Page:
Directed and written by: Anurag Kashyap
Starring: Nawazuddin Siddiqui, Vicky Kaushal
Amidst the furore and hype over Udta Punjab, Raman Raghav 2.0 almost made a quiet entry into the theatre screens (one wonders if Phantom Films could have deferred this release instead of having 2 of their productions in consecutive weeks). Its subject matter though, is anything but quiet. Putting the incident that was Bombay Velvet behind him, Anurag Kashyap returns to doing what he prefers, making raw, violent films that explore the dark side of human nature, all presented in an uncompromising yet stylish manner.
Except in Raman Raghav 2.0, one wonders if style triumphed over substance. The story, as mentioned in the opening credits, is inspired from the real life serial killer Raman Raghav, who terrorised Mumbai in the 1970s and was held responsible for 41 murders. However, as told in the film’s opening dialogue, this is not the story of the real Raman Raghav, Kashyap uses the character to create a contemporary depiction of a psychopathic serial killer called Raman (Nawazuddin Siddiqui) and his cat and mouse game with a drug addicted violent cop, Raghav (Vicky Kaushal).
Anurag Kashyap is at ease navigating the underbelly of the city of Mumbai, be it the portrayal of slums or the urban decadence. While the settings are quintessential Kashyap, the players in the setting don’t have their characters fleshed out as well as the director’s earlier iconic works (this is especially true in the case of Raman’s character). Like a typical serial killer movie, Raman Raghav shocks and awes the audience by giving a close-up to the mind of a serial killer, one that is bizarrely twisted, devoid of empathy, morality and rationality. But that is as far as it goes, we get a close-up, we never get inside that mind. To the audience, Raman remains a gross aberration, a mistake in the name of humanity. But unlike Buffalo Bill in Silence of the Lambs, the Tooth Fairy in Red Dragon or Richard Hickock in In Cold Blood, we never come close to deciphering that mind, which is what sets these names apart from the other run-of the-mill serial killer movies. In the film’s defence though, Raman Raghav 2.0 is not the story of the real Raman Raghav.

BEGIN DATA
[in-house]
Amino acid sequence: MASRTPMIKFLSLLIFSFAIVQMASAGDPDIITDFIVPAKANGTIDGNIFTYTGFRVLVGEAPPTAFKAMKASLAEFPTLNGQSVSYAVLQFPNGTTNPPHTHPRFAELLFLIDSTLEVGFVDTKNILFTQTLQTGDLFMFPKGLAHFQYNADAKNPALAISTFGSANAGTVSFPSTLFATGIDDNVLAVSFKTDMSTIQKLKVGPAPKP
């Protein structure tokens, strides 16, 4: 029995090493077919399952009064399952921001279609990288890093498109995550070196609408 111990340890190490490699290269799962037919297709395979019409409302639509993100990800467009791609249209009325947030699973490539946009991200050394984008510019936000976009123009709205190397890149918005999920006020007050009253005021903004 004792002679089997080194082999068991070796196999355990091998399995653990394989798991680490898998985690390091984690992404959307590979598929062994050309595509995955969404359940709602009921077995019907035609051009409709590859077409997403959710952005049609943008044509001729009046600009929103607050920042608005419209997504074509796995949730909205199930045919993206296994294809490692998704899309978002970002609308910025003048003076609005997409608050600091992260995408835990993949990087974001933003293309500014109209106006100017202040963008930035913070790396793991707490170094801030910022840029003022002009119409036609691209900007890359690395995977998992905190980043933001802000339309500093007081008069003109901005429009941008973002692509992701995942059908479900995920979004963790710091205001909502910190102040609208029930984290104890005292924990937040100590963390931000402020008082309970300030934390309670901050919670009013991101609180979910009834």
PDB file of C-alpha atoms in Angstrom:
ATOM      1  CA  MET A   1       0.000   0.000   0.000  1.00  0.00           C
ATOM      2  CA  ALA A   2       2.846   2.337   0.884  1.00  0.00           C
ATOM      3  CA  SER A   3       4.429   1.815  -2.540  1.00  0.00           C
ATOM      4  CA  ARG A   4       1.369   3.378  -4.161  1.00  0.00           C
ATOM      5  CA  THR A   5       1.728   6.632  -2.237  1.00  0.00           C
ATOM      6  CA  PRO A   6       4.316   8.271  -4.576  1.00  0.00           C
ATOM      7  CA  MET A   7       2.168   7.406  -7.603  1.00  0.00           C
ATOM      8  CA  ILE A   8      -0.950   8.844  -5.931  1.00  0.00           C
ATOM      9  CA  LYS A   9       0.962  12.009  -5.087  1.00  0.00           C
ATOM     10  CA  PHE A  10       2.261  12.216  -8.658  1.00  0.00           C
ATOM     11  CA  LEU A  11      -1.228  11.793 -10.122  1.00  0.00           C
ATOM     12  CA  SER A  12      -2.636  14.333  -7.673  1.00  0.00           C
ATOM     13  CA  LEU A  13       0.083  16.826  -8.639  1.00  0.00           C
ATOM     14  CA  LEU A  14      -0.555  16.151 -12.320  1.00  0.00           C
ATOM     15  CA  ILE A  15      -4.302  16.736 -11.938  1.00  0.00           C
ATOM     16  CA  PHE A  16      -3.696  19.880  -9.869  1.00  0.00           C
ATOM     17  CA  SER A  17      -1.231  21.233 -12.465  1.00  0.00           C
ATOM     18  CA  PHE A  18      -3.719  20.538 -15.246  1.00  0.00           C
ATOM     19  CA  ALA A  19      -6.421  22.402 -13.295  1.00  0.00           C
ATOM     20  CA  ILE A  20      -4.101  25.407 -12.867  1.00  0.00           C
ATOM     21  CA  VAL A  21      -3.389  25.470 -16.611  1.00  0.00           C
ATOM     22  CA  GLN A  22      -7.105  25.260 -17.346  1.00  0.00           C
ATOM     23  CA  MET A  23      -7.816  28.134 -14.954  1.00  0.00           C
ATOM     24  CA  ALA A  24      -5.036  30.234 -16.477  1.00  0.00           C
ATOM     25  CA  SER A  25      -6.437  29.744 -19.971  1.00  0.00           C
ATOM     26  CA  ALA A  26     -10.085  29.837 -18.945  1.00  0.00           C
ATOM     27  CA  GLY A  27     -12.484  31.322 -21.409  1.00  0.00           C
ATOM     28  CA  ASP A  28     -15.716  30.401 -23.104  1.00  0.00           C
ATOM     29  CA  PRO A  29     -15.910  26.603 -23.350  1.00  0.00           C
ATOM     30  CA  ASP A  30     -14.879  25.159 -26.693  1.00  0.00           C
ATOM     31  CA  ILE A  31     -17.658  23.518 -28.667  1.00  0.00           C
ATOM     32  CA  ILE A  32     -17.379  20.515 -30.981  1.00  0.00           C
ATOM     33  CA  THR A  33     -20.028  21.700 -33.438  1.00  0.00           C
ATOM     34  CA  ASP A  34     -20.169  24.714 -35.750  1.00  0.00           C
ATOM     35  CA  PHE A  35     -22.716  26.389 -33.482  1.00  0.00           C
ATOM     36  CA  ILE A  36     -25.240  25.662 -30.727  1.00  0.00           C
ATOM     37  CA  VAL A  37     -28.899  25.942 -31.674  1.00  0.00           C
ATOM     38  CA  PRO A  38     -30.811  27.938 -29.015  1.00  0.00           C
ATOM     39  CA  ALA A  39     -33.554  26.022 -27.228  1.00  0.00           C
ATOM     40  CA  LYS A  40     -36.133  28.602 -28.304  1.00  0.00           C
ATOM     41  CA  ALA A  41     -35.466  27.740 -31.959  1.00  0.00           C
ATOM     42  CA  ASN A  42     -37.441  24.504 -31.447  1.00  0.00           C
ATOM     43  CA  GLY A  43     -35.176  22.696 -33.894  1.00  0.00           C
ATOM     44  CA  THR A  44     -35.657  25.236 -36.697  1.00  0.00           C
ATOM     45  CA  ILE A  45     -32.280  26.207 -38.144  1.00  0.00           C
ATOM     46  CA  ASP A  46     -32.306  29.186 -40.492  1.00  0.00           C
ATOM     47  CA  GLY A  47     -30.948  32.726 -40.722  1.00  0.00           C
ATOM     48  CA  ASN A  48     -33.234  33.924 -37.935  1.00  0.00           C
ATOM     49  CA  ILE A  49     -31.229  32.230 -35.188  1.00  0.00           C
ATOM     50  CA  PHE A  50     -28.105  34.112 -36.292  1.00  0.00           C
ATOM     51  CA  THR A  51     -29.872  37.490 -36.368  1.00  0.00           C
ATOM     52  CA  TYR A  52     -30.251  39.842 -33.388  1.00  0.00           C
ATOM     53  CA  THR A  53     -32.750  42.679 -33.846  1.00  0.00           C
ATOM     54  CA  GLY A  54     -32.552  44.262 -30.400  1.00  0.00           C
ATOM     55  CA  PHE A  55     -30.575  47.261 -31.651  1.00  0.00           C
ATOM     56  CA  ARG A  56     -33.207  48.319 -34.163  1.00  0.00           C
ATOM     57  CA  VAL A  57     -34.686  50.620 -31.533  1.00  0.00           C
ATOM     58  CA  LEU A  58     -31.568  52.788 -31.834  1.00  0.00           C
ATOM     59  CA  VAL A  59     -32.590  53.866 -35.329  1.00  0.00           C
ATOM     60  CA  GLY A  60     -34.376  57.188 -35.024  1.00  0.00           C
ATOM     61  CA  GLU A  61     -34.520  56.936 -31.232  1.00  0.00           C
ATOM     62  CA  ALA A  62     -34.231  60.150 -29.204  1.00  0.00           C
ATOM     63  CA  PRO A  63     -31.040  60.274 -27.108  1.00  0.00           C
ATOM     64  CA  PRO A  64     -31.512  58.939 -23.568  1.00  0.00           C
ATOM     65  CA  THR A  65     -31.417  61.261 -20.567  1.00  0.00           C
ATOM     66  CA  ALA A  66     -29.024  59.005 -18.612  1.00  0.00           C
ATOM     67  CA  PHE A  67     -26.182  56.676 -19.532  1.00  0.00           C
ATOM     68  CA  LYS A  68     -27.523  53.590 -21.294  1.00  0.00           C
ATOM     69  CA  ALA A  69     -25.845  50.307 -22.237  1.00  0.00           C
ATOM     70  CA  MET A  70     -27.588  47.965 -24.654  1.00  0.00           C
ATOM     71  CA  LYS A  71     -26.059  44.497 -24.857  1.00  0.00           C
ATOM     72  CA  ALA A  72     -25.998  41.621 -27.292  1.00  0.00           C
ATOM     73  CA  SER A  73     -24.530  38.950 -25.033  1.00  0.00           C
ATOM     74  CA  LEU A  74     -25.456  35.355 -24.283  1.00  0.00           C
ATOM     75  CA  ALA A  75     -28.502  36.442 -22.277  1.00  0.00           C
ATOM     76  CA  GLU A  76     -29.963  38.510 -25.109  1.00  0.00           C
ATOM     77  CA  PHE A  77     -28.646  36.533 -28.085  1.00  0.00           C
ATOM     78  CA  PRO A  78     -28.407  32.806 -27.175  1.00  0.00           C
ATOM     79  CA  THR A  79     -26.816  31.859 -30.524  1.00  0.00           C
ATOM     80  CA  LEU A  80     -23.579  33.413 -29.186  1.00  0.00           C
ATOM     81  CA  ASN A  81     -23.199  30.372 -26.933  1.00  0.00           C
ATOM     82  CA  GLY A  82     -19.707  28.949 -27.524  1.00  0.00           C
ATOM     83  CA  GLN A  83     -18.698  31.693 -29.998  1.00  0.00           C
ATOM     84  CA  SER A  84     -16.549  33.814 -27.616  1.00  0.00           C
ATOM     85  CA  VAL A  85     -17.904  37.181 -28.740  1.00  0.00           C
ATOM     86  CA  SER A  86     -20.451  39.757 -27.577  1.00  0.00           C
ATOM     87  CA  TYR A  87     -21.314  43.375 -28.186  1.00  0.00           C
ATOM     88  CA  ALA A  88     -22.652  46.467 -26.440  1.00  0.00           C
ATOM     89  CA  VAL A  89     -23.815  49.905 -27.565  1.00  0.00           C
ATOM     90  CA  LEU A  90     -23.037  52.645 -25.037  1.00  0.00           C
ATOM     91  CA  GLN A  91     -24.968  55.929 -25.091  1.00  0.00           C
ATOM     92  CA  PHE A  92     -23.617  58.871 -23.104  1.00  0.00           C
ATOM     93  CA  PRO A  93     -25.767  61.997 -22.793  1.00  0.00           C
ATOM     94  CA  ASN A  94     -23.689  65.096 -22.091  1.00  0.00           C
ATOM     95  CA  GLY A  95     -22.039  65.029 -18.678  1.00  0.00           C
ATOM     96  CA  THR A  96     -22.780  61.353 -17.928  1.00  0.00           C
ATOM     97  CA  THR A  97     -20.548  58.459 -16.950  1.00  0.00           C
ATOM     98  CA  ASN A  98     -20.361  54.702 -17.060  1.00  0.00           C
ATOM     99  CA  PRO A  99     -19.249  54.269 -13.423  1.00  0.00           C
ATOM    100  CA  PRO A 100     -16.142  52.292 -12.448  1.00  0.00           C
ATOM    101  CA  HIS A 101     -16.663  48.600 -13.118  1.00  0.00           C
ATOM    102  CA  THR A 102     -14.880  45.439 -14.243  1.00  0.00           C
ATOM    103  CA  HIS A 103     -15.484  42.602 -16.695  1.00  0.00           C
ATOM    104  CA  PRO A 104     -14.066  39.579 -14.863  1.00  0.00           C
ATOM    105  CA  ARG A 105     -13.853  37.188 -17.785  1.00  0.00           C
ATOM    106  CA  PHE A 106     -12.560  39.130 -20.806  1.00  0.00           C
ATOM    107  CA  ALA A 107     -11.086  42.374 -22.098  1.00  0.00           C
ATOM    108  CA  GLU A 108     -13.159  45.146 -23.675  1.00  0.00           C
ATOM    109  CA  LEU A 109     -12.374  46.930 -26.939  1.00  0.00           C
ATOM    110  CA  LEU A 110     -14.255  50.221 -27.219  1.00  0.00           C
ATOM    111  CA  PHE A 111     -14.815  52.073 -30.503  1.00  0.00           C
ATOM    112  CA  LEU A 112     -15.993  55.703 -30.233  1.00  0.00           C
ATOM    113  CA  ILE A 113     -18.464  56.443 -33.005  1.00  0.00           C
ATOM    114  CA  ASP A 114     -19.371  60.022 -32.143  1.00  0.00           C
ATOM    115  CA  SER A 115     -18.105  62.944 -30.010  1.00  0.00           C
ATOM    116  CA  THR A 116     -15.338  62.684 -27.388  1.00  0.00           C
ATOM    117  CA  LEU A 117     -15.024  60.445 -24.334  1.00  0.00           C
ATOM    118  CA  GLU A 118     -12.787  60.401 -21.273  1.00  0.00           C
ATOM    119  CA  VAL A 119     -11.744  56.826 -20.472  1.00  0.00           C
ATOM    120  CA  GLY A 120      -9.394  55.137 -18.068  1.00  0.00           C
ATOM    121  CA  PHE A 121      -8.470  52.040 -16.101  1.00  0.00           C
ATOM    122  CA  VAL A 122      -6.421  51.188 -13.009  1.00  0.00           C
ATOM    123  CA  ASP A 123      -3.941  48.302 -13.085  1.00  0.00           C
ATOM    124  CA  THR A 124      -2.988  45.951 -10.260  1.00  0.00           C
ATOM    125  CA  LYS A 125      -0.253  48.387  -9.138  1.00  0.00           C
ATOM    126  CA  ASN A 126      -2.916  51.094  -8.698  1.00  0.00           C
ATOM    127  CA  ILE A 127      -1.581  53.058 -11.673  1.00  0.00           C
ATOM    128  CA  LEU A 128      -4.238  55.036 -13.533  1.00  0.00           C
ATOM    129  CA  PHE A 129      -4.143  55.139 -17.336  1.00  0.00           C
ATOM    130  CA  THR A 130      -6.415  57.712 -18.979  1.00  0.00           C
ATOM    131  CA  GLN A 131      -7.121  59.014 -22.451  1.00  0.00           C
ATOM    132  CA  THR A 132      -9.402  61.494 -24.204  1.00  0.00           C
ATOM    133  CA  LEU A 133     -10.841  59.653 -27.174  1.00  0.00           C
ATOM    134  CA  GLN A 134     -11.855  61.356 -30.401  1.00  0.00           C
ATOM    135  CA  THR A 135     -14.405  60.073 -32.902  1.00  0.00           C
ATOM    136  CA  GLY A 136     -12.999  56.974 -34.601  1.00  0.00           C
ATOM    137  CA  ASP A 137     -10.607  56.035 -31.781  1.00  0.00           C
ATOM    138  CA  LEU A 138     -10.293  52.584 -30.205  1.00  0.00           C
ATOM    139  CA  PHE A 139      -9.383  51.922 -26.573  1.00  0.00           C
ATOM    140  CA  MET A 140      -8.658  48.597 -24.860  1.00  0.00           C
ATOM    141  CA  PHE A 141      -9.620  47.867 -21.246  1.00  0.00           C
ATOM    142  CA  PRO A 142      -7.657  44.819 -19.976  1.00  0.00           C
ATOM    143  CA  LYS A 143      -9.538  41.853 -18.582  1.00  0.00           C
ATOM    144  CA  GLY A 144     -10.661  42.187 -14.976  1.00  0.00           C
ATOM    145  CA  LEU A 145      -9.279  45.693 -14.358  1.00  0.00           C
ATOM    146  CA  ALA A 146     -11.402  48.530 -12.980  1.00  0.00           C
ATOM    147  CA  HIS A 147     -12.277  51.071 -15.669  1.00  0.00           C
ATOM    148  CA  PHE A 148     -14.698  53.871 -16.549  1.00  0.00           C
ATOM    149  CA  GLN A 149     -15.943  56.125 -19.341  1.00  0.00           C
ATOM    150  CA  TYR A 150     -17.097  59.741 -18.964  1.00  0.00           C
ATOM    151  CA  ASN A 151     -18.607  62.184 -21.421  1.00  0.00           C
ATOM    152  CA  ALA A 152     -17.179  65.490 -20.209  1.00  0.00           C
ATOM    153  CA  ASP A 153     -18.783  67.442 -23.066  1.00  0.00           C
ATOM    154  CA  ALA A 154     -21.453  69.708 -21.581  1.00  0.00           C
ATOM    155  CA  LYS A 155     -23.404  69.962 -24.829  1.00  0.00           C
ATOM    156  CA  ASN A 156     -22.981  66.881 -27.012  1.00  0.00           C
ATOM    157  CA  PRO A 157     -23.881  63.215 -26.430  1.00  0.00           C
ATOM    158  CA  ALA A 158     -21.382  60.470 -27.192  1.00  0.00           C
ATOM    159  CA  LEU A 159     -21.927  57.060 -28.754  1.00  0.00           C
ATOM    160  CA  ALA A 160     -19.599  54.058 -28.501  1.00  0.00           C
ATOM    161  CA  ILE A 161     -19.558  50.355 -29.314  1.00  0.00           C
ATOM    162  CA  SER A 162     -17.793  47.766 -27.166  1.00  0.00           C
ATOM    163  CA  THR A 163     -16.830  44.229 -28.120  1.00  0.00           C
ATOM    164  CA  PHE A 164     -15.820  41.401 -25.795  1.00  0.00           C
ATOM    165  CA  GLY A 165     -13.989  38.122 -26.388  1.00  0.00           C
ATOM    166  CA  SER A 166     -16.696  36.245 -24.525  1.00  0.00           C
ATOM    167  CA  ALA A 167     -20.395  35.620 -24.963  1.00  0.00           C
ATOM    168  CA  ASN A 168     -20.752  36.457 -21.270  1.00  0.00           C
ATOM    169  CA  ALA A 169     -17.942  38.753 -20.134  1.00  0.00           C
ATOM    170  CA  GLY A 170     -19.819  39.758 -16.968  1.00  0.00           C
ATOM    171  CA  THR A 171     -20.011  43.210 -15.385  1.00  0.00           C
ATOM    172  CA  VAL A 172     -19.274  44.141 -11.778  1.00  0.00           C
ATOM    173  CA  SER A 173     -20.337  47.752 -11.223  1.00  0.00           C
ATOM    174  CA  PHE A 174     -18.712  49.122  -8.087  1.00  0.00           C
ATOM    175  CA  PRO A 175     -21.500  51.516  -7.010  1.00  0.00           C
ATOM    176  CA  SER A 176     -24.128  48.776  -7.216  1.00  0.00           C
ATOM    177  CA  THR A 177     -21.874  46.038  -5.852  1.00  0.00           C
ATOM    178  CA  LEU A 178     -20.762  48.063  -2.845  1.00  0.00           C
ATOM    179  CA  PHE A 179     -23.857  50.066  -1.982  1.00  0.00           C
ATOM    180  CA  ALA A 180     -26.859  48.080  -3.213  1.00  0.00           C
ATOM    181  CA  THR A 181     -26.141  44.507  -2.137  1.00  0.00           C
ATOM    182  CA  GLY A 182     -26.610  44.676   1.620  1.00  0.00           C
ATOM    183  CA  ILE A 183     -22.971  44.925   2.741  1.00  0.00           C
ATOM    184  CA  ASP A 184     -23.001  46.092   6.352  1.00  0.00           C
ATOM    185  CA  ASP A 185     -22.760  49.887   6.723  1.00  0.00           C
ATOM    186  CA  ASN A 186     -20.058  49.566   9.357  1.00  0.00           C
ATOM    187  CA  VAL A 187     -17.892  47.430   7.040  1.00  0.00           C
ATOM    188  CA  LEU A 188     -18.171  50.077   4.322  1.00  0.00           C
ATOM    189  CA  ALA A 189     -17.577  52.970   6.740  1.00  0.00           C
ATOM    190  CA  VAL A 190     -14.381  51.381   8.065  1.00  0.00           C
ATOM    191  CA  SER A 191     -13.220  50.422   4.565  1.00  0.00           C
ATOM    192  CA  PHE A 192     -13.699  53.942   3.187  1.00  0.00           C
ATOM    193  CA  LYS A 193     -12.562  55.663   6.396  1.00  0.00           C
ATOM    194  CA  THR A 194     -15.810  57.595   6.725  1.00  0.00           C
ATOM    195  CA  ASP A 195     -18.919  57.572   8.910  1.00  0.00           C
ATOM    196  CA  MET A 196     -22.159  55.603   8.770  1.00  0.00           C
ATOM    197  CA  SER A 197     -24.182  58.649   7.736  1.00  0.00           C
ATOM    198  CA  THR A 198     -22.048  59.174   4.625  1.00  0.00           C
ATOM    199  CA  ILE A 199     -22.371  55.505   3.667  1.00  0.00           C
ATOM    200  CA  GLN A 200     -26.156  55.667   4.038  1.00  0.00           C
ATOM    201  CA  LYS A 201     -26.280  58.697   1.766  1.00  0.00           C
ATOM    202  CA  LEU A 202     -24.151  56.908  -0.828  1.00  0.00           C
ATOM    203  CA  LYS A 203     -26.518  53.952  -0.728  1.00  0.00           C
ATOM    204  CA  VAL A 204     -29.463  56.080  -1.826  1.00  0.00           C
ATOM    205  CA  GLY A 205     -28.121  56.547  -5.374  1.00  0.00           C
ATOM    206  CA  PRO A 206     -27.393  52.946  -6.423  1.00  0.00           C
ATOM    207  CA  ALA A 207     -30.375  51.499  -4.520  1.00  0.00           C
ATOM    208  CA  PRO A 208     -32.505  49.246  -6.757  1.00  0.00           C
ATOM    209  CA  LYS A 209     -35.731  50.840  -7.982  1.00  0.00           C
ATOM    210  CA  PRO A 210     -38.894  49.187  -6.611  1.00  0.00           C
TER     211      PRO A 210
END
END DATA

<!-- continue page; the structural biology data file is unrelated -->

And that’s where the 2nd pillar of the movie comes into the picture, enter Raghav, a 30 year old cop who seems to be the anti-thesis of the typical police officer one would expect. He loves doing drugs, snorts cocaine as a way of life, sports his fire-arms everywhere under the name of law enforcement and by nature has a vicious violent streak. If Anurag Kashyap hadn’t already been involved in Udta Punjab which has taken all the limelight lately in its gritty portrayal of the ill effects of drugs in society, the audience would have seen Raman Raghav also as a movie that depicts the menace of drugs, but focussed more on a single individual. While Raman is already the character that he is, the film gives more consideration in showcasing the downward spiral of Raghav as he fails to cope with his drug induced lifestyle which along with the nature of his job, is a significant reason for his inherent violent character. (On a side note, one wonders how Udta Punjab was banned for its supposed excessive depiction of drug use while Raman Raghav which has more hard core drug usage was spared of any such cuts. This makes the writer wonder whether drugs had anything to do with the cuts at all. But I digress!).